Lectionary blog for Dec. 4
The Second Sunday of Advent
Isaiah 11:1-10; Psalm 72:1-7, 18-19;
Romans 15:4-13; Matthew 3:1-12
One day in Nashville I went to the YMCA to pick up my son. As I approached the entrance, a very angry mother barged out the door followed by a girl of about 4 and a boy about 7. The boy was saying, “I told you I was sorry.” Suddenly his mother stopped, and turned, and bent down, and looked him in the eye and said, hissing between her teeth, “Sorry doesn’t get it anymore. I want you to stop doing it!”
Our Gospel lesson for today centers on John the Baptist’s call to repentance. Repentance begins in the recognition of personal involvement in and responsibility for the evil that surrounds us. John’s call to repentance is a call for us to look at ourselves and to see in ourselves and our attitudes and our actions the things that lead to evil in the world. John’s call to repentance is a call to look at our way of being in the world and in relationship to one another and to repent of those things that cause harm to ourselves and others. John’s call is a call to confession and repentance. All too often, we make it as far as confession and then stop. Confession is the admission that there are indeed things we do in life that are wrong. We confess that and go no further.
True repentance combines confession, “I’m sorry,” with what the old prayer books referred to as amendment of life. The Greek word translated here as “repentance” is not really a religious or theological word. It is “metanoia,” which is an ordinary, everyday word in Greek. It simply means to turn around and go the other way—to stop going in one direction and to start going in the opposite direction. It means to realize you’re going the wrong way and to start going the right way. The gospel, the good news, is rooted in this simple act of repentance: a) being sorry you’re going the wrong way, and b) turning around and going in the right direction.
None of us goes the wrong way on purpose. Nobody in Chicago would go out and get on the interstate highway and intentionally head east with the goal of going to San Francisco; that would be silly. And if, when you realize you’re going toward New York when you want to go to the Bay Area, you just shrug and say “Oh well, I’m only human,” and then you cry and gnash your teeth about the fact that you are getting farther and farther from your goal while still purposely going the wrong way, well, that would simply be ludicrous.
Just so—few of us choose to do bad things just because they’re bad things. We follow the paths we take in life because they seem to us the right, the best, the moral way to go. And if we then realize that we’re in the wrong, to confess without amendment of life, without changing our ways, would be as inane as continuing on to New York, all the while knowing we’re going the wrong way.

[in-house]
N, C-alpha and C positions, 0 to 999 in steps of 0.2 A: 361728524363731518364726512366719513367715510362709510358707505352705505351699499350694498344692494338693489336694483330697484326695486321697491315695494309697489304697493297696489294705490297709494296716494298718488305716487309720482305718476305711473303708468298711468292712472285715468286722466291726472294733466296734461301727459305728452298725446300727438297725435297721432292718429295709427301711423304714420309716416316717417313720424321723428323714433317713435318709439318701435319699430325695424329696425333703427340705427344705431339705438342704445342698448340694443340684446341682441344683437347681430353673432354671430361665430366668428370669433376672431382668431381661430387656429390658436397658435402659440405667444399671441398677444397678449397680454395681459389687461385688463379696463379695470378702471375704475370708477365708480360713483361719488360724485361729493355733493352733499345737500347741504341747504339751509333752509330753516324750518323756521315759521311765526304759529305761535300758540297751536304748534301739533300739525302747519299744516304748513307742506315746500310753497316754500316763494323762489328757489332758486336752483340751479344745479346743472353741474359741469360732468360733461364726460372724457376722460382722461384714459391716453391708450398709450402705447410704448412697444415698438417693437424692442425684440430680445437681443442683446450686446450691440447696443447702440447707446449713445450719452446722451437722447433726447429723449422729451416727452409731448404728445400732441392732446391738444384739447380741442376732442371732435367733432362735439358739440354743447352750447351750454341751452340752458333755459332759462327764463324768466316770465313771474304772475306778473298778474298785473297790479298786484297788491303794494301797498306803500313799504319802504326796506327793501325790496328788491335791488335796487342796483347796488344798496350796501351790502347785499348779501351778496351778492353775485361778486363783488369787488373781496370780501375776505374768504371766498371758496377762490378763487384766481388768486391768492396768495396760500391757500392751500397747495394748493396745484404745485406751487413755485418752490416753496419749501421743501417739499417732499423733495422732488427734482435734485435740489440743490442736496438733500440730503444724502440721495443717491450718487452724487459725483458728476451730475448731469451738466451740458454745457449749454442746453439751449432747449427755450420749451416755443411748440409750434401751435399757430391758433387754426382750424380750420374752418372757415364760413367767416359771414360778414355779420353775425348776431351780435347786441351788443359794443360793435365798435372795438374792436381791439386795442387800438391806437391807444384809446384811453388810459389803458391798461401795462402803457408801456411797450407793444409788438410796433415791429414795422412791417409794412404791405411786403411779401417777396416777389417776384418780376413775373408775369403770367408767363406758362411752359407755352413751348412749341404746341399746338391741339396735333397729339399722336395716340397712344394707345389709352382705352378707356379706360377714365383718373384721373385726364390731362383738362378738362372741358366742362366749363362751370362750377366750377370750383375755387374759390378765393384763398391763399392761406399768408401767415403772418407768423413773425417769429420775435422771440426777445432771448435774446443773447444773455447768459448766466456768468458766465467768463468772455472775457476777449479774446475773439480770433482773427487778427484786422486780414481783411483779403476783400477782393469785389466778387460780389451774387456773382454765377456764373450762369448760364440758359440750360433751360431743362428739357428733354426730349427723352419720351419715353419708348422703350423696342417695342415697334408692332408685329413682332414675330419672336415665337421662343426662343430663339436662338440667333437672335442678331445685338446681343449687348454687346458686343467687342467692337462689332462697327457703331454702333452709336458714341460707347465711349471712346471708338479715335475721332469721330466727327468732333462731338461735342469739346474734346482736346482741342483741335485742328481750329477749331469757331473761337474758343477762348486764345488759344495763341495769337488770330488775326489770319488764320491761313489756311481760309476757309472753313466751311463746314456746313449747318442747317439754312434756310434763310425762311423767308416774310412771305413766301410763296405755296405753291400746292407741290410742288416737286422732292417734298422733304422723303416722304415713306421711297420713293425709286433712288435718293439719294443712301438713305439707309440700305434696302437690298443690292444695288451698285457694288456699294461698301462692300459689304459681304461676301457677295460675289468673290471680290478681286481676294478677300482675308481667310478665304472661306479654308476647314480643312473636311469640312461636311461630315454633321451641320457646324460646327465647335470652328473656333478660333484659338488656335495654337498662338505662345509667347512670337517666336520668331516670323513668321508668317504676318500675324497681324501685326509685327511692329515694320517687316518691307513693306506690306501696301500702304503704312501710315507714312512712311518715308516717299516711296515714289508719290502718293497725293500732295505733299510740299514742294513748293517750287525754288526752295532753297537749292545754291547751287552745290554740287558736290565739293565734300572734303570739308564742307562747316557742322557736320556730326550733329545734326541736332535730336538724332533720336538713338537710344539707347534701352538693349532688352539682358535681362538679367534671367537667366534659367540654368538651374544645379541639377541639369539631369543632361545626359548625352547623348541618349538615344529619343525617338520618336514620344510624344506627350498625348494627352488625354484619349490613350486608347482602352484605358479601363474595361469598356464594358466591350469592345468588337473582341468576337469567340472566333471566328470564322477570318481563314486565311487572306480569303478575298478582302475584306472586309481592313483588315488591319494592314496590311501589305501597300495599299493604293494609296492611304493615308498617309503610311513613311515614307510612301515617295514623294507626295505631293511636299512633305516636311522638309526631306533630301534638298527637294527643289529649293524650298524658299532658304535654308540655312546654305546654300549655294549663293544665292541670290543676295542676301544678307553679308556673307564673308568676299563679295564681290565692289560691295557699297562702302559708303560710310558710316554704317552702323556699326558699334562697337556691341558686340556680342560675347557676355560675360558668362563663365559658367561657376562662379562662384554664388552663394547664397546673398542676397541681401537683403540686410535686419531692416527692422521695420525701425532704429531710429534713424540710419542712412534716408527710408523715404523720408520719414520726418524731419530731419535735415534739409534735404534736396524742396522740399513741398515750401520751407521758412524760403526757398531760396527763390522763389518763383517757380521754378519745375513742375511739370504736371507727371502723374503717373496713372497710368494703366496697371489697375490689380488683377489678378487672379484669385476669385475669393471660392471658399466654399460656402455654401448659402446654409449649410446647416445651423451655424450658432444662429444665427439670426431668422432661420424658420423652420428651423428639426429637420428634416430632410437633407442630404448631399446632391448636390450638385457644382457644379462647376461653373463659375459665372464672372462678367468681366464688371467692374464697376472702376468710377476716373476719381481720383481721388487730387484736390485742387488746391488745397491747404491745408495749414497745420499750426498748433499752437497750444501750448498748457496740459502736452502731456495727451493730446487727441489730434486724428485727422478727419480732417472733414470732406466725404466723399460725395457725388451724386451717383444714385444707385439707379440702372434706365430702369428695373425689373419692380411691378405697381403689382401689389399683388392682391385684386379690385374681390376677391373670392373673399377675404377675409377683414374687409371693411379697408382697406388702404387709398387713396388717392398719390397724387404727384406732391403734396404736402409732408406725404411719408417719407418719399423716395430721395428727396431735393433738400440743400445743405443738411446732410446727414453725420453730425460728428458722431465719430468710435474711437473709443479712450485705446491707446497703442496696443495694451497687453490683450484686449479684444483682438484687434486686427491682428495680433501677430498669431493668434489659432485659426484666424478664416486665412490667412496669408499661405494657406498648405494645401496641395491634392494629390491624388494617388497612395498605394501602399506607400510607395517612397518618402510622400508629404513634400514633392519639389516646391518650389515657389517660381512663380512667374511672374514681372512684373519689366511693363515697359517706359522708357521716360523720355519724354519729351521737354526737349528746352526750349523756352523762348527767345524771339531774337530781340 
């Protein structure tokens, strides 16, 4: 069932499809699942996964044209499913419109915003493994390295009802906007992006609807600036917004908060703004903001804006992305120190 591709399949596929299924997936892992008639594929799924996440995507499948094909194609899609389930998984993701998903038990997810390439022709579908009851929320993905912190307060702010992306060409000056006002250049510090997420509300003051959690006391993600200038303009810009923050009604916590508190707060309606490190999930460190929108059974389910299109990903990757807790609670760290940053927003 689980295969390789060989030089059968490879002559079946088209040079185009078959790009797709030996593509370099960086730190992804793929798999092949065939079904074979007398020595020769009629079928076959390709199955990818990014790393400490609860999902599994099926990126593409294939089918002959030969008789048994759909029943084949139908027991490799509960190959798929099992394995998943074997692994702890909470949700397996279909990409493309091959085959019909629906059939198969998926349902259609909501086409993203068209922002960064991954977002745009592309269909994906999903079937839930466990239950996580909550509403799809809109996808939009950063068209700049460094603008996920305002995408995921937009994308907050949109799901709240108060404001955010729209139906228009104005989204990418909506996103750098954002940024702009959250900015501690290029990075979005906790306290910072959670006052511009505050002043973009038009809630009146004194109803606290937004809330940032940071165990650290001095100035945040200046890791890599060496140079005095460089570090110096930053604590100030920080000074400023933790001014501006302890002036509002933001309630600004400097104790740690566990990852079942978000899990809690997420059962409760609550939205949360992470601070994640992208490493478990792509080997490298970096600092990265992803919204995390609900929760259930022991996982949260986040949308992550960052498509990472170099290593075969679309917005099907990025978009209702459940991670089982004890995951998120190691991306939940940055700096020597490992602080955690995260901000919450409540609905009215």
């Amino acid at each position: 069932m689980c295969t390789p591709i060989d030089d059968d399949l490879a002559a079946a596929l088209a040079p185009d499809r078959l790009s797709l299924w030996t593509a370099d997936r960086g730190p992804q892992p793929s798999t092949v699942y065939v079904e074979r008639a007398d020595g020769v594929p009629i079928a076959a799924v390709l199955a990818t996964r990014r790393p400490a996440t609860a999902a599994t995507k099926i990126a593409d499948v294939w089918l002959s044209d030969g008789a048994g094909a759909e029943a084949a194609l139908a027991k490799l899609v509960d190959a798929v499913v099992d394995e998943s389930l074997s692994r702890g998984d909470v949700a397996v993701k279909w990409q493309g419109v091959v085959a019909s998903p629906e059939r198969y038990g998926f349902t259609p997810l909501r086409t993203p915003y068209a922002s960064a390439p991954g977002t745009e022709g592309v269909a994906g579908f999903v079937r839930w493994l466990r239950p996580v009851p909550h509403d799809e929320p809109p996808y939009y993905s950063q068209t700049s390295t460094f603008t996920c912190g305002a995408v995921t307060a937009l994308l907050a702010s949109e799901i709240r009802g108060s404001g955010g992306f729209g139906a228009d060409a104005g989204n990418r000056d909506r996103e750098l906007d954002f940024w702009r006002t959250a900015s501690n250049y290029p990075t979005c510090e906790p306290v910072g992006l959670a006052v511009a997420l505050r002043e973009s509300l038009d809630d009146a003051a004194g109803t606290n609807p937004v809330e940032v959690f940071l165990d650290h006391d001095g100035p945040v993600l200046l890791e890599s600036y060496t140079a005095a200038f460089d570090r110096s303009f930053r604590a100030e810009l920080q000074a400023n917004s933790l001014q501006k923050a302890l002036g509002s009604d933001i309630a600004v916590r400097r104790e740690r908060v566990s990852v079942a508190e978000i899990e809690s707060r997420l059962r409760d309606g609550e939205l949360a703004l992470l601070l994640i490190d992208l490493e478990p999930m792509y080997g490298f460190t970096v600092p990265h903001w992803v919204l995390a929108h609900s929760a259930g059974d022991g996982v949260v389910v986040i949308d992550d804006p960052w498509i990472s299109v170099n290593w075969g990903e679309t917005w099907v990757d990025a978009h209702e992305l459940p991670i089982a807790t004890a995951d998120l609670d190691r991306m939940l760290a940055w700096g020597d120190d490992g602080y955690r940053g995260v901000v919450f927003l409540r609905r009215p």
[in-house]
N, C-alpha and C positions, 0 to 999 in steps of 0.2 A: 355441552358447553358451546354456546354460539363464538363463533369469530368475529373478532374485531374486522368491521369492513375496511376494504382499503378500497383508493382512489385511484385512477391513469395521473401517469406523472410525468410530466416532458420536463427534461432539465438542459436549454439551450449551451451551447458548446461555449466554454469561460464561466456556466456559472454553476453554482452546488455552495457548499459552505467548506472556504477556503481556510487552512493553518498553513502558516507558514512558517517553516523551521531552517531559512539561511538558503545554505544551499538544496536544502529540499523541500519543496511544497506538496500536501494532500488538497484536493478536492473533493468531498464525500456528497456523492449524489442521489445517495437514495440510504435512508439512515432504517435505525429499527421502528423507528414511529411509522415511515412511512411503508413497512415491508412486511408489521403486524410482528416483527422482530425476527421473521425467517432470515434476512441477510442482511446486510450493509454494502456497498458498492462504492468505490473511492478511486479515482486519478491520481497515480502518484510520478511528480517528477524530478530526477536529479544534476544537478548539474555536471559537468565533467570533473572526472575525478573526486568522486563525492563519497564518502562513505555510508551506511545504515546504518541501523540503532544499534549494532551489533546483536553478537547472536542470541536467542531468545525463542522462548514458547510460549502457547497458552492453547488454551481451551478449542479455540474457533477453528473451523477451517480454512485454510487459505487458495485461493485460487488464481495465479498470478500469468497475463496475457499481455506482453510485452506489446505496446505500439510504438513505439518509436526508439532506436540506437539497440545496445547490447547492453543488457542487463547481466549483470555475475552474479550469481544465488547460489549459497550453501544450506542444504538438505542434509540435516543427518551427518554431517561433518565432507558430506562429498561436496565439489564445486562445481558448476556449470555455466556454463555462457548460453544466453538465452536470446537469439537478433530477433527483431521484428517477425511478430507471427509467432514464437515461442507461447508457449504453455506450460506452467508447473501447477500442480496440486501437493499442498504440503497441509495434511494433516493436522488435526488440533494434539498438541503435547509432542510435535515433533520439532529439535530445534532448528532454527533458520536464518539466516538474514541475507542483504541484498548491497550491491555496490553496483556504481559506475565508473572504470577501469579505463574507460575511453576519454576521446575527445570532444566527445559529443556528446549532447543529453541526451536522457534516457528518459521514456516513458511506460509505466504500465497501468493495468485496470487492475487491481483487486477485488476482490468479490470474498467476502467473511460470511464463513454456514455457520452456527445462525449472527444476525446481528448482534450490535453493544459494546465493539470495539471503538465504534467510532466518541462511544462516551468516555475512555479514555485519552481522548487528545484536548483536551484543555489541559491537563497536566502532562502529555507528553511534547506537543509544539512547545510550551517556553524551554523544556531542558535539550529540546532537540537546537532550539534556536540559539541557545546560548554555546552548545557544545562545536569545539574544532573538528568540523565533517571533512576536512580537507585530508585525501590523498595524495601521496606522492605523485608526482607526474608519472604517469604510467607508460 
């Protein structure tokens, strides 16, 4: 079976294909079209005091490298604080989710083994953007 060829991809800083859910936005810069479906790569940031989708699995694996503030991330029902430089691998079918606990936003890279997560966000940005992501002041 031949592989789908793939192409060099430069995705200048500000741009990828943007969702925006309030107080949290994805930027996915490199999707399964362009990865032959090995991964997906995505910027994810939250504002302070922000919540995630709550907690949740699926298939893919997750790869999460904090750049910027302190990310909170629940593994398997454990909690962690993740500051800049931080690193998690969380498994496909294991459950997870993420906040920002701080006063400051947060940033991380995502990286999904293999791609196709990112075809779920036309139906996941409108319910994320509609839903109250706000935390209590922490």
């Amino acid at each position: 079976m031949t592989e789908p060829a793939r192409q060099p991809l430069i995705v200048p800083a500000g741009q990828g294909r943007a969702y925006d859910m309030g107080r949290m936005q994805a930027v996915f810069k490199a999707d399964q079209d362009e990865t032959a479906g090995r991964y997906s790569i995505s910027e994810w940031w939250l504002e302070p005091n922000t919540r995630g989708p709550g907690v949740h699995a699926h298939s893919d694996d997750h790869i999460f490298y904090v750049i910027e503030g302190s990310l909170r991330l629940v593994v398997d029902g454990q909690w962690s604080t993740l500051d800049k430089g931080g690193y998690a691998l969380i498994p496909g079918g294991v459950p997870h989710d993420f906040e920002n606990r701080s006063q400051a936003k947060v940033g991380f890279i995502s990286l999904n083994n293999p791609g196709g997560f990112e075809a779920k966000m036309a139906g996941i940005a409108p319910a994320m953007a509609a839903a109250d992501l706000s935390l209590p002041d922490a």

The gospel comes to turn us around, to show us the way, to warn us of the danger in the path we are taking, and to provide for us a route to safety. The gospel is that Jesus came into the world to open for us the way to God—to unblock the path and to call us to follow Jesus on the way. For us to turn from the way we have been going, we must come to see that we are being called to turn from danger to security, from evil to good, from wrong to right, from our way to God’s way.
One of my very earliest memories is of a bright summer day on the farm. I was playing in the backyard, under the apple trees. My Daddy was mowing hay in a field next to the house. Mama called to me from the back-porch. She sent me into the field with a quart jar full of ice water for Daddy. As I started out across the field, Daddy stopped the tractor and got off and started yelling at me. “STOP! STOP! GO BACK! GO AROUND! STOP!”
Now, even as a 4-year-old, I knew that the shortest distance between two points is a straight line, so Daddy’s instructions made no sense to me. But I stood in the field thought about it a minute. Though I could see no reason to stop and go back and go around, it was my Daddy telling me this, so I backed up and followed his instructions. When I got to the tractor, I discovered that he had run over a yellow jacket’s nest in the ground and had stirred them up. The angry swarm was directly in the path I was following.
So it is with us. We may not be able to see the destruction that lies upon the path we have chosen, but we have a loving God and a caring Savior who are calling us to turn from the path of self-destruction. John’s call to repent is a call to look to our lives and change direction, so that when Christ comes, we will be ready.
Amen and amen.